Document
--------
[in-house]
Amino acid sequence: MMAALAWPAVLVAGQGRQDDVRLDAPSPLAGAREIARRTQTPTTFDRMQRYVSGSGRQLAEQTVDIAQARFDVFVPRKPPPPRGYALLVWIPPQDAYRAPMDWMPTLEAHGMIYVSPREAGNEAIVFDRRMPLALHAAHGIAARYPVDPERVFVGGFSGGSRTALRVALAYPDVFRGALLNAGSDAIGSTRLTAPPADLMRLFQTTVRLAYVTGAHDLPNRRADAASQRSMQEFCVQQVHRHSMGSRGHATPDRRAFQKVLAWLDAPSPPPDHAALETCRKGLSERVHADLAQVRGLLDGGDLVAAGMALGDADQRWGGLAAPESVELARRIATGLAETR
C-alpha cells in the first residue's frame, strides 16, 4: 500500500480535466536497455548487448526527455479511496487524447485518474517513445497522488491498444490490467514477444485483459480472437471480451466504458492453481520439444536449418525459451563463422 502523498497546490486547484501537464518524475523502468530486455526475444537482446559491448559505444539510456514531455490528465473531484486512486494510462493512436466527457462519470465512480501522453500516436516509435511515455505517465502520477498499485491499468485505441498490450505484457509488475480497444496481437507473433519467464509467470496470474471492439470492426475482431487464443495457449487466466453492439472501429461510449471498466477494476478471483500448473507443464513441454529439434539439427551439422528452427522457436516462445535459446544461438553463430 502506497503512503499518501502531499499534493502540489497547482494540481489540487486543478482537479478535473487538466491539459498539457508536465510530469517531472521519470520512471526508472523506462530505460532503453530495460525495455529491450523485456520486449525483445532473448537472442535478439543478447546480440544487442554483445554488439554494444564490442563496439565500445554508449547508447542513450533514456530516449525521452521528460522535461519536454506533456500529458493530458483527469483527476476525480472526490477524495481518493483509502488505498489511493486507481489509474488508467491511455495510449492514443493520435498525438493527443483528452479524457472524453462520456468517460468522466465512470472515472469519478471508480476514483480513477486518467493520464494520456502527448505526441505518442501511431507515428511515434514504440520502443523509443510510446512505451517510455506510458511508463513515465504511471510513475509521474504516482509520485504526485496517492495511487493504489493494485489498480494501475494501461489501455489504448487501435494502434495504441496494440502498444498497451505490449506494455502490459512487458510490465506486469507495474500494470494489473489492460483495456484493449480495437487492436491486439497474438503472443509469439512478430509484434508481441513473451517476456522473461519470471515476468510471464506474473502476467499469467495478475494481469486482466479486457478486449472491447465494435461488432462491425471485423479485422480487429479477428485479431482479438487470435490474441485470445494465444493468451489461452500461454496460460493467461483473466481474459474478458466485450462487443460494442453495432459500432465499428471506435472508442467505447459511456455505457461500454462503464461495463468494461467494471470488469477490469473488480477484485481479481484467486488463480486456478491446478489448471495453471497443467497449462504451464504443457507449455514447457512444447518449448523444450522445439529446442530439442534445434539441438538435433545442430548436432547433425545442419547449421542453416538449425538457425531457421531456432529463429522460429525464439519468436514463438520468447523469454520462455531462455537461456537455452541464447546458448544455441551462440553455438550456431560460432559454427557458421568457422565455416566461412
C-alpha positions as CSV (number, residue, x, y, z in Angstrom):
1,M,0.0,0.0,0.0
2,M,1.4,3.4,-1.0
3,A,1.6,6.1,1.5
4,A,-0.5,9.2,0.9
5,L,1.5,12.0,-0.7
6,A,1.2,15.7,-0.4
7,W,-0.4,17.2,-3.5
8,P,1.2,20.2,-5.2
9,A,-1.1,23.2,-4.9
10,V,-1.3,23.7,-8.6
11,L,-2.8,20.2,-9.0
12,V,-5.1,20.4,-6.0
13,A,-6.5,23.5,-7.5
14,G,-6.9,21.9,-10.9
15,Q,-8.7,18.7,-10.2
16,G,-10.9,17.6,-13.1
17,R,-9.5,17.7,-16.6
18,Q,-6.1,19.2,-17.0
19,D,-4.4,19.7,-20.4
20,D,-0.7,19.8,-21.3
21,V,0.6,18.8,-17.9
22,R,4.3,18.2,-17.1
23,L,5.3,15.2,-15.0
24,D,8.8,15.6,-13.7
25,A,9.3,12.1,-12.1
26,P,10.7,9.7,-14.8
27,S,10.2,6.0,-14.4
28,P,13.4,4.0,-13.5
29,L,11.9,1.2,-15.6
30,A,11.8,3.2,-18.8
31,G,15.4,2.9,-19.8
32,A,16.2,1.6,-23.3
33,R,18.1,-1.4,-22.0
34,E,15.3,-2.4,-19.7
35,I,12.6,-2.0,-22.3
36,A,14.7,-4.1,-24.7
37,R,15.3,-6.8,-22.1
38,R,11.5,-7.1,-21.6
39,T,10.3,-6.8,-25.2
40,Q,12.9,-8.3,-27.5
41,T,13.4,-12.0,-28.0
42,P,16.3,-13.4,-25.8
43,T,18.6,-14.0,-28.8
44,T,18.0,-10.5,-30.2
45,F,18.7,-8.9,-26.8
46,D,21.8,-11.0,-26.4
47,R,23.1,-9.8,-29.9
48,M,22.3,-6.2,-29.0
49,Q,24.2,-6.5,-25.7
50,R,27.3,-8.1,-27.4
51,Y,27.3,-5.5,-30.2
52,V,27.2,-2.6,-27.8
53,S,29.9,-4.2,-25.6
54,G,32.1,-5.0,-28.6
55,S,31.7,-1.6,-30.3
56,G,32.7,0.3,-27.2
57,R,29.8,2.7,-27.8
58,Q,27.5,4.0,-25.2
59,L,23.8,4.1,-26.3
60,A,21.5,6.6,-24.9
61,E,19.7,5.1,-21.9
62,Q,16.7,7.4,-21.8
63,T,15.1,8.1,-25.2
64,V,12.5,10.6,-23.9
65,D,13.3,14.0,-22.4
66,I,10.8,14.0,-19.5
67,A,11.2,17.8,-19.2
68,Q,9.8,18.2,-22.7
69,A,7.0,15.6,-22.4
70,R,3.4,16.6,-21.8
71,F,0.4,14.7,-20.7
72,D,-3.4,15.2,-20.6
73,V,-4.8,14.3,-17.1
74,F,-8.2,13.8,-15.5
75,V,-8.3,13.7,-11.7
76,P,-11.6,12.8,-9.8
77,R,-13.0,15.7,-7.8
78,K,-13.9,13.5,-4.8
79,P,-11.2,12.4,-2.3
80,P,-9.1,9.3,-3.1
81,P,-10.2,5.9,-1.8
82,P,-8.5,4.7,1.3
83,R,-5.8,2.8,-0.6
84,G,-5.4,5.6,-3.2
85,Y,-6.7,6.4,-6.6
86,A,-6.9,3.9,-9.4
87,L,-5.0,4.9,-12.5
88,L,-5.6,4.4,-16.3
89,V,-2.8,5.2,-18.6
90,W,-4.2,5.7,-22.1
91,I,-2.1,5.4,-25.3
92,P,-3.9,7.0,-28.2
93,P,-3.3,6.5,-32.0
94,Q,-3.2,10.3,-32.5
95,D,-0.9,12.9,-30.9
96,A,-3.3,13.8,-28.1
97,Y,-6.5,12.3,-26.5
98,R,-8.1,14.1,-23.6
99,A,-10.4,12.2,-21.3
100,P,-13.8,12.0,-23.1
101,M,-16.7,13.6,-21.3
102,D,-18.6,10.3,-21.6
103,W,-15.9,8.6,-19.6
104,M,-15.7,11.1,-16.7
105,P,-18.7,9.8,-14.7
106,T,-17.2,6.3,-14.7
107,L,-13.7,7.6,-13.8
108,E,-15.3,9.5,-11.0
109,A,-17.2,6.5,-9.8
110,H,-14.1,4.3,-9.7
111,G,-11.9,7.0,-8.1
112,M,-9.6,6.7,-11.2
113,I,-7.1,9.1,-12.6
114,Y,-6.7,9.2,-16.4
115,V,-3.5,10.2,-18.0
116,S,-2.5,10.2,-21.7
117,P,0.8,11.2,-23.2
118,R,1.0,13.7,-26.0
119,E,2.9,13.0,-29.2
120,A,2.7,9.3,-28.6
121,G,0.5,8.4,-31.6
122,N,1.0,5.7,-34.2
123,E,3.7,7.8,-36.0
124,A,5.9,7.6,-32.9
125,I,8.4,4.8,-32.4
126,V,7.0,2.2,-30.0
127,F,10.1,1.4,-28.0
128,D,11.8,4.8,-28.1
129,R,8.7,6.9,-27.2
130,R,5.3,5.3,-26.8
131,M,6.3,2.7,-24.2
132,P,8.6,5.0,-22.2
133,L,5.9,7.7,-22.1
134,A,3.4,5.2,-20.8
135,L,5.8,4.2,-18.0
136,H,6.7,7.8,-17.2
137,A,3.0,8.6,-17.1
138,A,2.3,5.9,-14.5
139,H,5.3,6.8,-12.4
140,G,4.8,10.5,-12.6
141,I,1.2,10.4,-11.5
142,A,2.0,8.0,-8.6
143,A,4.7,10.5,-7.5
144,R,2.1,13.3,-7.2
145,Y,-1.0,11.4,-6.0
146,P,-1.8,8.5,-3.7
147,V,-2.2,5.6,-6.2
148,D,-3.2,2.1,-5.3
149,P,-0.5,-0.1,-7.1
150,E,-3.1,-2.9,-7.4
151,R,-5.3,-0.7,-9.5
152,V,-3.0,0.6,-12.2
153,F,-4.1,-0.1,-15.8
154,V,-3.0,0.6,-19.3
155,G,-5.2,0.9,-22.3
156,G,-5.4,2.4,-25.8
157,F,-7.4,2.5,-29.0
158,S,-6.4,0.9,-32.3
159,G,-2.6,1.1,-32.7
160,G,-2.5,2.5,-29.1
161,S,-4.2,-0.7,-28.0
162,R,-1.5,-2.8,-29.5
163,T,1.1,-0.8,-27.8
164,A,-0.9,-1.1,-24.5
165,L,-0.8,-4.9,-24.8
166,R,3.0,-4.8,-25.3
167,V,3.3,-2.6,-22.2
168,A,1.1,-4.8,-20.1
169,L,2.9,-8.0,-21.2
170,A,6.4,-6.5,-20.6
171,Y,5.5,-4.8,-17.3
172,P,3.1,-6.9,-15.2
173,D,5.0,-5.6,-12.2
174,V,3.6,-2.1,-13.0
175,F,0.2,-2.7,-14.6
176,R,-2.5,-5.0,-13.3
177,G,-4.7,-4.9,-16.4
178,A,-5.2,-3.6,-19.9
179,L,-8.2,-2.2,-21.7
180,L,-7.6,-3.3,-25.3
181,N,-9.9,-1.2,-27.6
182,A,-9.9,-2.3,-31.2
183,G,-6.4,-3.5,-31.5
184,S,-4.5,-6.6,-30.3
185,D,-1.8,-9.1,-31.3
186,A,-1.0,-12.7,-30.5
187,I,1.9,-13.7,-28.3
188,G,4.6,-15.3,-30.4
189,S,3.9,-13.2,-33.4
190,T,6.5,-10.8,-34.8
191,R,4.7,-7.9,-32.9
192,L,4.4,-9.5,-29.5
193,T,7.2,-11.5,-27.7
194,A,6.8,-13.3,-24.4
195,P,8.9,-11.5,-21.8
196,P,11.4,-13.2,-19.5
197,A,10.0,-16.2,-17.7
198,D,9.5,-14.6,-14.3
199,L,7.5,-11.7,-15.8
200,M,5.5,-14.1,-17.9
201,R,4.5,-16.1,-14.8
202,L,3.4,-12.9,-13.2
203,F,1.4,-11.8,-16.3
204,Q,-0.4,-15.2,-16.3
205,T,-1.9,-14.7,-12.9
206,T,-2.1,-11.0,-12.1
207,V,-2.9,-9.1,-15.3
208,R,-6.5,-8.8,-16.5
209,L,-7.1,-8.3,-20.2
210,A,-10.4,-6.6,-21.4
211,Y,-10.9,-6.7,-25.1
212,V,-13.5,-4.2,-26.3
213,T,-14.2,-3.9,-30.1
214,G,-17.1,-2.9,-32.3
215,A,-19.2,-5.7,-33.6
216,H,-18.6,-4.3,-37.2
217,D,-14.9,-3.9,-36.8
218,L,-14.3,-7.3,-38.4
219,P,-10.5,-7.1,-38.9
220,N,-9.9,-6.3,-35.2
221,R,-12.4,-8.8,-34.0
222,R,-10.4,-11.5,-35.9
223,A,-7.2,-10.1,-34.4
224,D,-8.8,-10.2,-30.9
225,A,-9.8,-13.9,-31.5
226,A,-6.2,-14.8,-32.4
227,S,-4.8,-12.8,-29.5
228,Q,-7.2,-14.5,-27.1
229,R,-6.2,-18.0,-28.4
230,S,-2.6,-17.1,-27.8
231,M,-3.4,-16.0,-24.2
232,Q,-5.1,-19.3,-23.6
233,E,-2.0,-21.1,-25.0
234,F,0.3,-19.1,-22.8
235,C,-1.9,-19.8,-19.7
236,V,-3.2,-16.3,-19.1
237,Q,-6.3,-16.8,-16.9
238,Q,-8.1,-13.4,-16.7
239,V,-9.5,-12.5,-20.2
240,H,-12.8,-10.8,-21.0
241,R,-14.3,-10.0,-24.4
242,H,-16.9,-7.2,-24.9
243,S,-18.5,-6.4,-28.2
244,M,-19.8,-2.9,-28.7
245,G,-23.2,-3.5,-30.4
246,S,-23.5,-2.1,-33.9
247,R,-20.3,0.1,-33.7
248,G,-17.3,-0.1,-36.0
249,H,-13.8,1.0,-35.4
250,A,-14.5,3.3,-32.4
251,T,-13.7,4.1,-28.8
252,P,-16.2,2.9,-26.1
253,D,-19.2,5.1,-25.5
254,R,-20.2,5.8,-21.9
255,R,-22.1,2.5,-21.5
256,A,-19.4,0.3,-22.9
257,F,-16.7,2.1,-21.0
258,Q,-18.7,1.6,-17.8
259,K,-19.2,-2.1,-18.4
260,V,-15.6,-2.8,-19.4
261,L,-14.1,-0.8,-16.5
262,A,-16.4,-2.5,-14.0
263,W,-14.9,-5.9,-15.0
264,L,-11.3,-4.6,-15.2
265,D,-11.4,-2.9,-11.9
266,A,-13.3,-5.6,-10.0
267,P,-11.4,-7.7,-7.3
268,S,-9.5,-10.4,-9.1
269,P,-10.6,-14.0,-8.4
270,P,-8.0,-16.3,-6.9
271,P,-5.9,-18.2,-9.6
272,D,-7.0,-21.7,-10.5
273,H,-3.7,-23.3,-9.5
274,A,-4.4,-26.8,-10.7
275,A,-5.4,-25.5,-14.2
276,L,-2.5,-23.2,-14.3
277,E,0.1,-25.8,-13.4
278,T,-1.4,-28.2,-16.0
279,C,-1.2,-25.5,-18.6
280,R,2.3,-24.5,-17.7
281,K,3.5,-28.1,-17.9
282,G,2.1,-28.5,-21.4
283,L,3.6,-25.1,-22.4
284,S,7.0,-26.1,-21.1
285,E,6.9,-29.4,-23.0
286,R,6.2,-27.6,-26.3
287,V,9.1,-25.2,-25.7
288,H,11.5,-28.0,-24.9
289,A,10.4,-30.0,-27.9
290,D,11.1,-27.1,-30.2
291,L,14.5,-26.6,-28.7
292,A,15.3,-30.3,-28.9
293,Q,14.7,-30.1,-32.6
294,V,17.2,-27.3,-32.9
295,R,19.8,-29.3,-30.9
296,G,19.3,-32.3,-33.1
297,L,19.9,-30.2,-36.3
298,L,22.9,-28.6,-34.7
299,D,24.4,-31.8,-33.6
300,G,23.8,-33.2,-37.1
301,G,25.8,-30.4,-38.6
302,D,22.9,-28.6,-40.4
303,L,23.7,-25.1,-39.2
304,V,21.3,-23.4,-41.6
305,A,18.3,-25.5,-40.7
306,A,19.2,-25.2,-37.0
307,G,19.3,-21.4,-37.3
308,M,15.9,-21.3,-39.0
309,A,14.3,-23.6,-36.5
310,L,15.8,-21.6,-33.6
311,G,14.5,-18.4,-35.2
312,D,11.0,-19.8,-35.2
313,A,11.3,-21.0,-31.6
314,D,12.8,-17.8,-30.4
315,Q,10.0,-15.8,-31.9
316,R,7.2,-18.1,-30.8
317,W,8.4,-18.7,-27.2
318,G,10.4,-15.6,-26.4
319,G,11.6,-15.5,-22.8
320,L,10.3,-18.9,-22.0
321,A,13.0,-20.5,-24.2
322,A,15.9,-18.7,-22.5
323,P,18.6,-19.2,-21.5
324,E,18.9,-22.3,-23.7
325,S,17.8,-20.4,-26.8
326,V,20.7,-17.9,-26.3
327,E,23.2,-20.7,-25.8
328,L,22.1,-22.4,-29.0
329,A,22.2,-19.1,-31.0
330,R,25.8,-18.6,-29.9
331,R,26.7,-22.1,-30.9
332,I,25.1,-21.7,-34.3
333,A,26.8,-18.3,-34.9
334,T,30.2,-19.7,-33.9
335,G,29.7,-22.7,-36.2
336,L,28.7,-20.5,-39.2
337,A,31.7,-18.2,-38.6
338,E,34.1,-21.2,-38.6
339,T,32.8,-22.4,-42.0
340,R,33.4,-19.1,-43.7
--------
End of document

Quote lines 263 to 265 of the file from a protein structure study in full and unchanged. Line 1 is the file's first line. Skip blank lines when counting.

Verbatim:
259,K,-19.2,-2.1,-18.4
260,V,-15.6,-2.8,-19.4
261,L,-14.1,-0.8,-16.5